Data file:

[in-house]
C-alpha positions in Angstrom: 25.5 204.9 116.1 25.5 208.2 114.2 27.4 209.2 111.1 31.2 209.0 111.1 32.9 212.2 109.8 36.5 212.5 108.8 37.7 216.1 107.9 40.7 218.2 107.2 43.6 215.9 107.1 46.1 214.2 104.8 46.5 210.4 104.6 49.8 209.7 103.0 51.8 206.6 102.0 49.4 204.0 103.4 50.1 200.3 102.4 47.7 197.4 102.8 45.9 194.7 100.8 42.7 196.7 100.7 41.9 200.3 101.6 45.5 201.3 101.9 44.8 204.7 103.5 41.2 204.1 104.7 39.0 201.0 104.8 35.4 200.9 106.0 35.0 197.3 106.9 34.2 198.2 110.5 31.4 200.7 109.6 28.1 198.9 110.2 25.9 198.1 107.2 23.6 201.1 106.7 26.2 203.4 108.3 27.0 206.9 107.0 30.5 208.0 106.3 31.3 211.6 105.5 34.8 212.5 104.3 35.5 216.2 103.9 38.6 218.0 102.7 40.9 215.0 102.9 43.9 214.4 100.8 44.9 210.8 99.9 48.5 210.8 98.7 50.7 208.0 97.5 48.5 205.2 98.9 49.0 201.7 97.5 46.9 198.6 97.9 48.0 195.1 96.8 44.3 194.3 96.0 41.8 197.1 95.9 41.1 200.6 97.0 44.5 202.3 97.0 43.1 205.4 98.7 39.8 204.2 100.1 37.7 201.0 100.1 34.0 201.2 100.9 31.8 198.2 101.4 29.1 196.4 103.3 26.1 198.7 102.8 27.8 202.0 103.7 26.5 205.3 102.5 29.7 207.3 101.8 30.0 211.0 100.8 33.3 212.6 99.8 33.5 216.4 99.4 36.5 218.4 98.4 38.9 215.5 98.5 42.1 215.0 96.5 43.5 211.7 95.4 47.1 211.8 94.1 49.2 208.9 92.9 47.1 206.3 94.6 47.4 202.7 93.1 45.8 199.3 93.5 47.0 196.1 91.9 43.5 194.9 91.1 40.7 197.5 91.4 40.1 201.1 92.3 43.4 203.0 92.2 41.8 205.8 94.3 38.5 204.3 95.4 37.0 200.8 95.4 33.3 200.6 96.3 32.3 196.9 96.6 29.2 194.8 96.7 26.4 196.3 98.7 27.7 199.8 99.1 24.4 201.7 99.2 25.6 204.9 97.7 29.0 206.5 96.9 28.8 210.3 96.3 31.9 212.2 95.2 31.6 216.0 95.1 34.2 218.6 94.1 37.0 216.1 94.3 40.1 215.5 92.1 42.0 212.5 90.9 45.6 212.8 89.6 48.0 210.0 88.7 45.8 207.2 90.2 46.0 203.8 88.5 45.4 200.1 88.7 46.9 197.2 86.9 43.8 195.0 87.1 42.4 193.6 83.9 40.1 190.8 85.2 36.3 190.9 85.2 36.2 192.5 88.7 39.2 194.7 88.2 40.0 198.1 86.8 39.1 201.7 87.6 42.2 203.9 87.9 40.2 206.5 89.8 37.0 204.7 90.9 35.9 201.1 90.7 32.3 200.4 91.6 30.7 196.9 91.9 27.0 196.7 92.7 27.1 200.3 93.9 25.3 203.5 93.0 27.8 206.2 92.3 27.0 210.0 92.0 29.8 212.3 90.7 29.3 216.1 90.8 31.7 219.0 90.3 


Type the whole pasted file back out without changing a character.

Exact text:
[in-house]
C-alpha positions in Angstrom: 25.5 204.9 116.1 25.5 208.2 114.2 27.4 209.2 111.1 31.2 209.0 111.1 32.9 212.2 109.8 36.5 212.5 108.8 37.7 216.1 107.9 40.7 218.2 107.2 43.6 215.9 107.1 46.1 214.2 104.8 46.5 210.4 104.6 49.8 209.7 103.0 51.8 206.6 102.0 49.4 204.0 103.4 50.1 200.3 102.4 47.7 197.4 102.8 45.9 194.7 100.8 42.7 196.7 100.7 41.9 200.3 101.6 45.5 201.3 101.9 44.8 204.7 103.5 41.2 204.1 104.7 39.0 201.0 104.8 35.4 200.9 106.0 35.0 197.3 106.9 34.2 198.2 110.5 31.4 200.7 109.6 28.1 198.9 110.2 25.9 198.1 107.2 23.6 201.1 106.7 26.2 203.4 108.3 27.0 206.9 107.0 30.5 208.0 106.3 31.3 211.6 105.5 34.8 212.5 104.3 35.5 216.2 103.9 38.6 218.0 102.7 40.9 215.0 102.9 43.9 214.4 100.8 44.9 210.8 99.9 48.5 210.8 98.7 50.7 208.0 97.5 48.5 205.2 98.9 49.0 201.7 97.5 46.9 198.6 97.9 48.0 195.1 96.8 44.3 194.3 96.0 41.8 197.1 95.9 41.1 200.6 97.0 44.5 202.3 97.0 43.1 205.4 98.7 39.8 204.2 100.1 37.7 201.0 100.1 34.0 201.2 100.9 31.8 198.2 101.4 29.1 196.4 103.3 26.1 198.7 102.8 27.8 202.0 103.7 26.5 205.3 102.5 29.7 207.3 101.8 30.0 211.0 100.8 33.3 212.6 99.8 33.5 216.4 99.4 36.5 218.4 98.4 38.9 215.5 98.5 42.1 215.0 96.5 43.5 211.7 95.4 47.1 211.8 94.1 49.2 208.9 92.9 47.1 206.3 94.6 47.4 202.7 93.1 45.8 199.3 93.5 47.0 196.1 91.9 43.5 194.9 91.1 40.7 197.5 91.4 40.1 201.1 92.3 43.4 203.0 92.2 41.8 205.8 94.3 38.5 204.3 95.4 37.0 200.8 95.4 33.3 200.6 96.3 32.3 196.9 96.6 29.2 194.8 96.7 26.4 196.3 98.7 27.7 199.8 99.1 24.4 201.7 99.2 25.6 204.9 97.7 29.0 206.5 96.9 28.8 210.3 96.3 31.9 212.2 95.2 31.6 216.0 95.1 34.2 218.6 94.1 37.0 216.1 94.3 40.1 215.5 92.1 42.0 212.5 90.9 45.6 212.8 89.6 48.0 210.0 88.7 45.8 207.2 90.2 46.0 203.8 88.5 45.4 200.1 88.7 46.9 197.2 86.9 43.8 195.0 87.1 42.4 193.6 83.9 40.1 190.8 85.2 36.3 190.9 85.2 36.2 192.5 88.7 39.2 194.7 88.2 40.0 198.1 86.8 39.1 201.7 87.6 42.2 203.9 87.9 40.2 206.5 89.8 37.0 204.7 90.9 35.9 201.1 90.7 32.3 200.4 91.6 30.7 196.9 91.9 27.0 196.7 92.7 27.1 200.3 93.9 25.3 203.5 93.0 27.8 206.2 92.3 27.0 210.0 92.0 29.8 212.3 90.7 29.3 216.1 90.8 31.7 219.0 90.3 